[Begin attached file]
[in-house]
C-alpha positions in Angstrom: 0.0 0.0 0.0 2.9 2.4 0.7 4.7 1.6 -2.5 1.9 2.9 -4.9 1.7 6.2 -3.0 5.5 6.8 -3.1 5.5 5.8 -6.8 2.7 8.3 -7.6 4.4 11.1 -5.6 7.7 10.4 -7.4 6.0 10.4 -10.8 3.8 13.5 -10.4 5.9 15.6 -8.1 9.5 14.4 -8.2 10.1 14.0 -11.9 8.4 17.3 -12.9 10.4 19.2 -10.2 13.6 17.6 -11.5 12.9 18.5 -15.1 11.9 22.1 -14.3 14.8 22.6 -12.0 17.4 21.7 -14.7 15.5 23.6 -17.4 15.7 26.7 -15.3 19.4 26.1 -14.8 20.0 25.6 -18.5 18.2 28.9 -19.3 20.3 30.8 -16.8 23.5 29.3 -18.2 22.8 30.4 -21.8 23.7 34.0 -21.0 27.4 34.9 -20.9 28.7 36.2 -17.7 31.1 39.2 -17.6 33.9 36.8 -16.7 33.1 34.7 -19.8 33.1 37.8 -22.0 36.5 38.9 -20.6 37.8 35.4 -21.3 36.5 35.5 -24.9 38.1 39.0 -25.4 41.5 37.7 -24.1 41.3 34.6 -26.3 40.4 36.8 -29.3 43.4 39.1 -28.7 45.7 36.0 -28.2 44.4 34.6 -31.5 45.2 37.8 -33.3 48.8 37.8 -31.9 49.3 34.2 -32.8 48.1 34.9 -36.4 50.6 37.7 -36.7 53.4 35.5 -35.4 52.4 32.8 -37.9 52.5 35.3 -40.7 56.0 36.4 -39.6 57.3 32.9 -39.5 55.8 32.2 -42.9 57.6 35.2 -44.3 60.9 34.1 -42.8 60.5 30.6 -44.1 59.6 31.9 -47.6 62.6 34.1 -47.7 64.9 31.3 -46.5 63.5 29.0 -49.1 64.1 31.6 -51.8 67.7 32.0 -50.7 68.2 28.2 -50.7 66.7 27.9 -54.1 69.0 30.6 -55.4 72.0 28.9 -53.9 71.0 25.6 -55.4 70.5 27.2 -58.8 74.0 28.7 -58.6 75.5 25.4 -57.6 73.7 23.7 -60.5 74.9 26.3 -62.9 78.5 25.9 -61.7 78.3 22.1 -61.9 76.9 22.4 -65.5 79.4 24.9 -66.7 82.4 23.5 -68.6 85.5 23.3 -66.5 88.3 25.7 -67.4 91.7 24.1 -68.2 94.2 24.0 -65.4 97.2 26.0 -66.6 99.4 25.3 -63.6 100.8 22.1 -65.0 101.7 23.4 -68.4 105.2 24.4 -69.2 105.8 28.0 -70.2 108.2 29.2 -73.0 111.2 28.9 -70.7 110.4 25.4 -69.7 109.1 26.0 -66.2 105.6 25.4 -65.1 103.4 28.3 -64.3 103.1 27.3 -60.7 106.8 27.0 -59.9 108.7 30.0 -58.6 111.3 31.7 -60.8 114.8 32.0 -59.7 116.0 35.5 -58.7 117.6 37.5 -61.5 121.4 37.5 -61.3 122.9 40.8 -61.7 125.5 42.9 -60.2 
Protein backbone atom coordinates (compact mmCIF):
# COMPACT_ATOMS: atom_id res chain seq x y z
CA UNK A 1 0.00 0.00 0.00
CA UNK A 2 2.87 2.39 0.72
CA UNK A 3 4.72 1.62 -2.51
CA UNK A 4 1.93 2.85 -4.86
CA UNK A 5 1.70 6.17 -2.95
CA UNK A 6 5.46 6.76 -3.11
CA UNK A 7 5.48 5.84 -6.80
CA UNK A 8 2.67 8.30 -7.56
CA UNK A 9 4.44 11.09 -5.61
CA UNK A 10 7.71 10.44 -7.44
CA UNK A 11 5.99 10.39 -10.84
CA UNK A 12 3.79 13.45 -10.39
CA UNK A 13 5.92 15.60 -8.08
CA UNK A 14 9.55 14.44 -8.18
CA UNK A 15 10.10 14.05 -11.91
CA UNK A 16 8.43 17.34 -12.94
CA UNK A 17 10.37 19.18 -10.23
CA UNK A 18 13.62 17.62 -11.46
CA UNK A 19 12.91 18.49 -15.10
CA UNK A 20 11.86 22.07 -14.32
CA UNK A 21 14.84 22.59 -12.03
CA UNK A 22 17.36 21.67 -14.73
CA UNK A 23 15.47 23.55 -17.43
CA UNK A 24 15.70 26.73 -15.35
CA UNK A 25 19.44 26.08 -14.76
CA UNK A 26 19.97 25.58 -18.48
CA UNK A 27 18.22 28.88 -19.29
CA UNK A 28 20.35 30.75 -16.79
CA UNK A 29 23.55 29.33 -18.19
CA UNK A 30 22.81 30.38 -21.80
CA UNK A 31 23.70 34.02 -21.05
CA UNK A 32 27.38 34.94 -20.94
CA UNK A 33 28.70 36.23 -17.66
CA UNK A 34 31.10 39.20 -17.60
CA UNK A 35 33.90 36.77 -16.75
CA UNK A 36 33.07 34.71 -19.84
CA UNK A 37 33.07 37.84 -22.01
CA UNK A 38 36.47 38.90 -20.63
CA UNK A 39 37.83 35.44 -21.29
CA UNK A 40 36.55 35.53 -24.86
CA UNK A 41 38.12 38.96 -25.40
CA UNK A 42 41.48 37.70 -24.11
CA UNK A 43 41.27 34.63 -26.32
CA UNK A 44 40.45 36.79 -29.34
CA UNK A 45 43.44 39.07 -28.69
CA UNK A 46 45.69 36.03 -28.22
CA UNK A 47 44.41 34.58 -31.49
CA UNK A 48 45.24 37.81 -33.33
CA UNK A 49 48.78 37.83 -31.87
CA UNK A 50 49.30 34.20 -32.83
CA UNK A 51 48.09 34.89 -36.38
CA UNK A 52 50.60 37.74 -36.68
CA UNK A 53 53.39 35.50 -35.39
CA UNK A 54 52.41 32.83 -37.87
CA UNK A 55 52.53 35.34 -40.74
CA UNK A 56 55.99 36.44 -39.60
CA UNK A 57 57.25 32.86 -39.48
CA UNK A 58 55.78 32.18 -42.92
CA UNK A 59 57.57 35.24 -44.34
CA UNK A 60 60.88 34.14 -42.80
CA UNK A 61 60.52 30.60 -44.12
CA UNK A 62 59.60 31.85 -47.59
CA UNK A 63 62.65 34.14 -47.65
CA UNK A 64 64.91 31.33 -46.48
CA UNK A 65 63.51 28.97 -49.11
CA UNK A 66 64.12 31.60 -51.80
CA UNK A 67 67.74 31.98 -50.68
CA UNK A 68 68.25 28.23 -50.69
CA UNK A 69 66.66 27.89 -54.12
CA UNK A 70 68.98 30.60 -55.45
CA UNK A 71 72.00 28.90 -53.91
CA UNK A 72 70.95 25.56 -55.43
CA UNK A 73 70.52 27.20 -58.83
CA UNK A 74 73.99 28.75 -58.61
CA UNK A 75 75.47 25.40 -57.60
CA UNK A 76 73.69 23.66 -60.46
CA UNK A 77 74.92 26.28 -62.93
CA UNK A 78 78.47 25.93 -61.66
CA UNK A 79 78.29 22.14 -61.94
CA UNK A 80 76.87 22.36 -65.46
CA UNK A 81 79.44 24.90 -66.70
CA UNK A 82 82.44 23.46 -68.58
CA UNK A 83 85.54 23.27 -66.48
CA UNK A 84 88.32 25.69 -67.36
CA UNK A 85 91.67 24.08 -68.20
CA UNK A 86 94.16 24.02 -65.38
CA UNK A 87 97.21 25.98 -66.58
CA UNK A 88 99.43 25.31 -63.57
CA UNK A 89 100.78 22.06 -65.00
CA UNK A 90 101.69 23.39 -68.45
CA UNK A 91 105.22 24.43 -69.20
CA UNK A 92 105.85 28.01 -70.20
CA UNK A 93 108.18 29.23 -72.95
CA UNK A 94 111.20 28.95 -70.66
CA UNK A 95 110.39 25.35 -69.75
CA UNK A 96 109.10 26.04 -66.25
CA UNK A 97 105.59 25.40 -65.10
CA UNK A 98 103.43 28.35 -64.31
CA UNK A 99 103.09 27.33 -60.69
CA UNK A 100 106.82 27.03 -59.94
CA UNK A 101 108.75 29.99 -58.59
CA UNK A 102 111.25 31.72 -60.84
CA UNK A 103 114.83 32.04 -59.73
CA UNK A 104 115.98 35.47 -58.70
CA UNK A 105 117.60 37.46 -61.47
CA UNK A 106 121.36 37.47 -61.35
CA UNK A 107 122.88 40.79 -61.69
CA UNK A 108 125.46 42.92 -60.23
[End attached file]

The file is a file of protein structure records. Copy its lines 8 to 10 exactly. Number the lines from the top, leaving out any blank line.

CA UNK A 4 1.93 2.85 -4.86
CA UNK A 5 1.70 6.17 -2.95
CA UNK A 6 5.46 6.76 -3.11